And she warned me about something else, too: this means you will make sacrifices and you will not fulfill all your dreams. You can walk away, and other parents have, and that’s a sacrifice, too. But you will have to decide what makes your plate and if you’re willing to live with the poverty and difficulty of that plate.

There might be rewards (after all, you can always make sure there is dessert on that plate), but you cannot do it for the rewards. You have to do it because it is what you want to do.

That was sobering, even if it was frightening but I committed myself to that endeavor and I learned to trust myself and my instincts and ultimately, with such breathlessness, trust in the power of love. I mean, we say such things in movies and we think them when no one is watching, but I took them to heart and affirmed that no matter what happened, love would save my son.

On April 2, 2007, on his 10th birthday, World Autism Awareness Day was declared. I took it as a sign of the universe telling me I will never be alone.

In the darkest days of despair, I remember deciding I would call autism, awe-tism. It is a hopeful shift in perspective.

That plate, indeed, is poor, full of expenses and the cost of worry on my heart and my person, as his person. In the 25 years that have passed since he was born, there is not a day my heart has not been in siege.

I have no idea how it continues to tick. I suspect it survives on the strength of my vocabulary. One has to interpret a child with autism and the words you use make all the difference. You need to know the difference between illusion and hope when you are faced with difficulties.

Today, Teodoro’s body challenges him but his autism protects him from depression or anxiety, and even pain. What words to describe this incongruity? I could call it senseless but I could also call it “gift.” You tell me, illusion or hope?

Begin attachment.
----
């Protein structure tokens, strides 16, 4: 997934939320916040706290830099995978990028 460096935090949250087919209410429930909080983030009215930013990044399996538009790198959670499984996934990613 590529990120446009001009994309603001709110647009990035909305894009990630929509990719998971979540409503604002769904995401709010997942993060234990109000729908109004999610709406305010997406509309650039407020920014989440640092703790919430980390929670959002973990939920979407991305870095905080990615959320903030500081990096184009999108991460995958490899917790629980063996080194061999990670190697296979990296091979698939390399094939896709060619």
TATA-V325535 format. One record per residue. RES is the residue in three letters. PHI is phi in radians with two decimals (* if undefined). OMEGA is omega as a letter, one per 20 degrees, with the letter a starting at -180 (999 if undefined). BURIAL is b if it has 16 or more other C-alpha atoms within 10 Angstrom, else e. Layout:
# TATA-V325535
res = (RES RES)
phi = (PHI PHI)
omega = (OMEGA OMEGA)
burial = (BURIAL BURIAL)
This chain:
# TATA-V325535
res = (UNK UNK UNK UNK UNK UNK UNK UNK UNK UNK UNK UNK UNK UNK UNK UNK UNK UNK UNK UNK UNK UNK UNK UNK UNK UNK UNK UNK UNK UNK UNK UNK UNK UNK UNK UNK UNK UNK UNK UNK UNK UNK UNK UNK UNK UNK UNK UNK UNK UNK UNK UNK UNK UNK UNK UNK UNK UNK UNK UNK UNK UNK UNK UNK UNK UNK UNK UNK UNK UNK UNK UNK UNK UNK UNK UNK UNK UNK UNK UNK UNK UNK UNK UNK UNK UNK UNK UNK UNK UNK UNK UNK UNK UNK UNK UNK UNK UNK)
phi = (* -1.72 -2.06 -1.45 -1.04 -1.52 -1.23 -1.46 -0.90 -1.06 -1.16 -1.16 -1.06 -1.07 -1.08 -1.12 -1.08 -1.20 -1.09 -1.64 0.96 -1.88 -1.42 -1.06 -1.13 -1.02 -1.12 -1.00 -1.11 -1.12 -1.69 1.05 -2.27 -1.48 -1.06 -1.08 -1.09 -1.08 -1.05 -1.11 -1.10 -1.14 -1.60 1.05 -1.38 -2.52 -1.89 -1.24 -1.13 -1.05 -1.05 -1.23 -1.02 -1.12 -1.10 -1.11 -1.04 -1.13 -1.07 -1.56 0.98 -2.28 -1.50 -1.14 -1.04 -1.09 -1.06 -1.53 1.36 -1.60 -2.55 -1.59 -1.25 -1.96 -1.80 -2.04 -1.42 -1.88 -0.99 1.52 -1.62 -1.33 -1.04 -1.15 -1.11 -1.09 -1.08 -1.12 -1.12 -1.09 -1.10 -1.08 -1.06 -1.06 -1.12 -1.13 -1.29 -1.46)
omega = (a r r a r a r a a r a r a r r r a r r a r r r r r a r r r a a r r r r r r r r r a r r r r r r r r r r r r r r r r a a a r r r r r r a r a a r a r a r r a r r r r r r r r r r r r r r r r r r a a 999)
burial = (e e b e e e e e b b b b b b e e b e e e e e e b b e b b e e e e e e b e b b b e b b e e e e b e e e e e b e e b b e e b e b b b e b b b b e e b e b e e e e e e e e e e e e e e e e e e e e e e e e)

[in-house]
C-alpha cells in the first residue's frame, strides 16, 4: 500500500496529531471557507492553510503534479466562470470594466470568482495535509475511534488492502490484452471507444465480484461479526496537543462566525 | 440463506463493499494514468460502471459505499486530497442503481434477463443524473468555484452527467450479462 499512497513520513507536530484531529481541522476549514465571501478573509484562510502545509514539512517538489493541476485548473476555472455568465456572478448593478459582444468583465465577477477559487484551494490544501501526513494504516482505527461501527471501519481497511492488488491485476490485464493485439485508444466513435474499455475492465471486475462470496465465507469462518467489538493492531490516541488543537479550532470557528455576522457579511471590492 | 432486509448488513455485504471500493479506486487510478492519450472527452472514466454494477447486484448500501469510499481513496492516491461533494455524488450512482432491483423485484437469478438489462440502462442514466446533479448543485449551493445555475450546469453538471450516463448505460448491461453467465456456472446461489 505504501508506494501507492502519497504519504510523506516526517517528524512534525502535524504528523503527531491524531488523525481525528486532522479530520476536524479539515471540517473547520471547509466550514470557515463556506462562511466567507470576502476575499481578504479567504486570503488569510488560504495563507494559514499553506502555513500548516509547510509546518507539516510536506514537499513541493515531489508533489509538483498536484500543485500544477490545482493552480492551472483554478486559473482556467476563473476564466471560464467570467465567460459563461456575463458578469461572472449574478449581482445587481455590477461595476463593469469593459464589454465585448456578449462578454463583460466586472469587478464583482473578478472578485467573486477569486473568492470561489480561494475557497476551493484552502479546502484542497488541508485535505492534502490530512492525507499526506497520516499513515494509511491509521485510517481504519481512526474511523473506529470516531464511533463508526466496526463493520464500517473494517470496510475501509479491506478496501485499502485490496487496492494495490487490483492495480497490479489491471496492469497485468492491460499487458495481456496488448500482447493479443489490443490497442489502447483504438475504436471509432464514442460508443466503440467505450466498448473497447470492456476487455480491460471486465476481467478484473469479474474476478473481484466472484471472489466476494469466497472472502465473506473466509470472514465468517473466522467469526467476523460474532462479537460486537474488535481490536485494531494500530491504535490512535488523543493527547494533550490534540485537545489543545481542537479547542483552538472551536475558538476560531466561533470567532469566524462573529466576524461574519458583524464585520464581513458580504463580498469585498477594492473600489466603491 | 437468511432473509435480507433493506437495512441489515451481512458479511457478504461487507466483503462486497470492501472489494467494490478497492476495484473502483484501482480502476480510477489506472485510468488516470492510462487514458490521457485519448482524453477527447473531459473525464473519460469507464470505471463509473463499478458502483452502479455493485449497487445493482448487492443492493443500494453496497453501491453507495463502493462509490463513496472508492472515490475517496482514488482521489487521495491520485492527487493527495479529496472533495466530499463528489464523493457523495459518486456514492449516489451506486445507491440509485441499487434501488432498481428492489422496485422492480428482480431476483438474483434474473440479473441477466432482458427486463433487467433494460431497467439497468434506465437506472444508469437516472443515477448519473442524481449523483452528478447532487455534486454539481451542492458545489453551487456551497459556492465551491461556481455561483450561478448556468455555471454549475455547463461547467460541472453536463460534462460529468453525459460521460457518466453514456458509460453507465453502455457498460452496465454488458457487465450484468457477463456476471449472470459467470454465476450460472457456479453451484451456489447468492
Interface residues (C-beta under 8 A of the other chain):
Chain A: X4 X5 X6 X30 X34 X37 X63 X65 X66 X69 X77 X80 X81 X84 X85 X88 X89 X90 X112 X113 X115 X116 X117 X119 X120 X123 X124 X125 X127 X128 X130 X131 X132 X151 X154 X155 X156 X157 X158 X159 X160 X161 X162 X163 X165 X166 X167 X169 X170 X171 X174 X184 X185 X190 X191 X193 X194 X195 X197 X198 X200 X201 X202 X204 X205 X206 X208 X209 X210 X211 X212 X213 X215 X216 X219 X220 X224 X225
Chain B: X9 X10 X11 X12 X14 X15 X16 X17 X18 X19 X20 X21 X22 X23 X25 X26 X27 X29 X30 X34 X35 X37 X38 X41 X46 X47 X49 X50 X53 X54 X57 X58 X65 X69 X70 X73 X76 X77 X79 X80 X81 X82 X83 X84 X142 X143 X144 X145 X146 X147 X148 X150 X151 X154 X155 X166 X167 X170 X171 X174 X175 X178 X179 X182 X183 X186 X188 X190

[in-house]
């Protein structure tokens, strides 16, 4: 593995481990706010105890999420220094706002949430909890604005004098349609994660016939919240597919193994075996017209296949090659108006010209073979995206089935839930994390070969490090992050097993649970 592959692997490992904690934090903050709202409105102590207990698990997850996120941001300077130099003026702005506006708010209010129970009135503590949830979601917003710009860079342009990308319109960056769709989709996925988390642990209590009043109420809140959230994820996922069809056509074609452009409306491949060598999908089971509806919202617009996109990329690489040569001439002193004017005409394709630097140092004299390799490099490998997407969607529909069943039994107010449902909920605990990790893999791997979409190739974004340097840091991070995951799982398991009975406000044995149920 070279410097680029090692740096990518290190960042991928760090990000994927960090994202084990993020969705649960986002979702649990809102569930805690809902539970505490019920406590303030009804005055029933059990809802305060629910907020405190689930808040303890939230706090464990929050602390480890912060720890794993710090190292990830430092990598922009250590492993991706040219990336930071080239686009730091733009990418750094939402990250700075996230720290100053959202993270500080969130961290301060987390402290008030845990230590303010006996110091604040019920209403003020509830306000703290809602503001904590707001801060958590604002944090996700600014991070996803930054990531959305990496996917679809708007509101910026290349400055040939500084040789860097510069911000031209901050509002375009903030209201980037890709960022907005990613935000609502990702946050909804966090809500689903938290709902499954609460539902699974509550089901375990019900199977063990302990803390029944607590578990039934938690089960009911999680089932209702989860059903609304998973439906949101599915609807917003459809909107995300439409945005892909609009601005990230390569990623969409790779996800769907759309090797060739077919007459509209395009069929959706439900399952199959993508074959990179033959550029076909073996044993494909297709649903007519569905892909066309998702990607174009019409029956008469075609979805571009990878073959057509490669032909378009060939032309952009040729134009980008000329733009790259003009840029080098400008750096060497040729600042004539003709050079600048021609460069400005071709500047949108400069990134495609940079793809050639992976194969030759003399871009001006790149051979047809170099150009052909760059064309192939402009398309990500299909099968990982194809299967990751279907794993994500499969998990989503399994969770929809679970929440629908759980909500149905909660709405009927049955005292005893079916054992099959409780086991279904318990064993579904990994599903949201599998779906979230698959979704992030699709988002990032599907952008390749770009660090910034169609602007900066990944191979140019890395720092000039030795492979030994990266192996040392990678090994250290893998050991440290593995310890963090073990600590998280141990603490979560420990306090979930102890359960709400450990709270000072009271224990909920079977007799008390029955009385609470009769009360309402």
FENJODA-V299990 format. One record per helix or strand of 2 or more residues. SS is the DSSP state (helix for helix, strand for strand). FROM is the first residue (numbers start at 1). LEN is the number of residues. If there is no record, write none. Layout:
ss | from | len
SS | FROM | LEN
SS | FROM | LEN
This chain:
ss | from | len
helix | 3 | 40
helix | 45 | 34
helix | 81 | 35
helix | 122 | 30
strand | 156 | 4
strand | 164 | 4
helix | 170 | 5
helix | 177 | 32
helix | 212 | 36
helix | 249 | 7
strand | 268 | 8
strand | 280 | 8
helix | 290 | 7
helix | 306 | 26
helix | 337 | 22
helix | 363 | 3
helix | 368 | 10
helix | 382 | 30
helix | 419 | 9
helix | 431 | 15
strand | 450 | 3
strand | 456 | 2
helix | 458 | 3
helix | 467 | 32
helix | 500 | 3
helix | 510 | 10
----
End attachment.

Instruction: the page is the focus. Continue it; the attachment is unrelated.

In the darkest days of despair, I remember deciding I would call autism, awe-tism. It is a hopeful shift in perspective. Here is my everyday dessert that makes my plate full and meaningful. How in awe I am of my son and his spirit that continues to shine a light on all my days. How in awe I am of science and progress and medicine and kindness.

Teodoro enters the mall like he owns it, all the security guards used to his gregariousness and weakness. How in awe I am of those who help me care for him, sometimes much better than I do. How in awe I am that Teodoro continues to trump and challenge doctors. Half of me smiles in triumph when they cannot figure him out

Indeed, his fullness is much greater than any set of words you can come up with. There is only so much we can know about the world and on the edge of knowledge are far more mysterious and delicious things. The doctors learn from his mystery, too.

On World Autism Day and every day, let every day be an opportunity for us all to be in awe, of a special child, of any child, of every child, of every child still living within us. The future is full of children with autism who need our acceptance and understanding. Even though there are kind people there are people who still look at us in public with anger and incomprehension.

Let us work every day towards a more inclusive society (have I told you what my dream mall for special children looks like?), and affirm yet again, that nothing fancy will save the world. Only love. Happy birthday, Teodoro.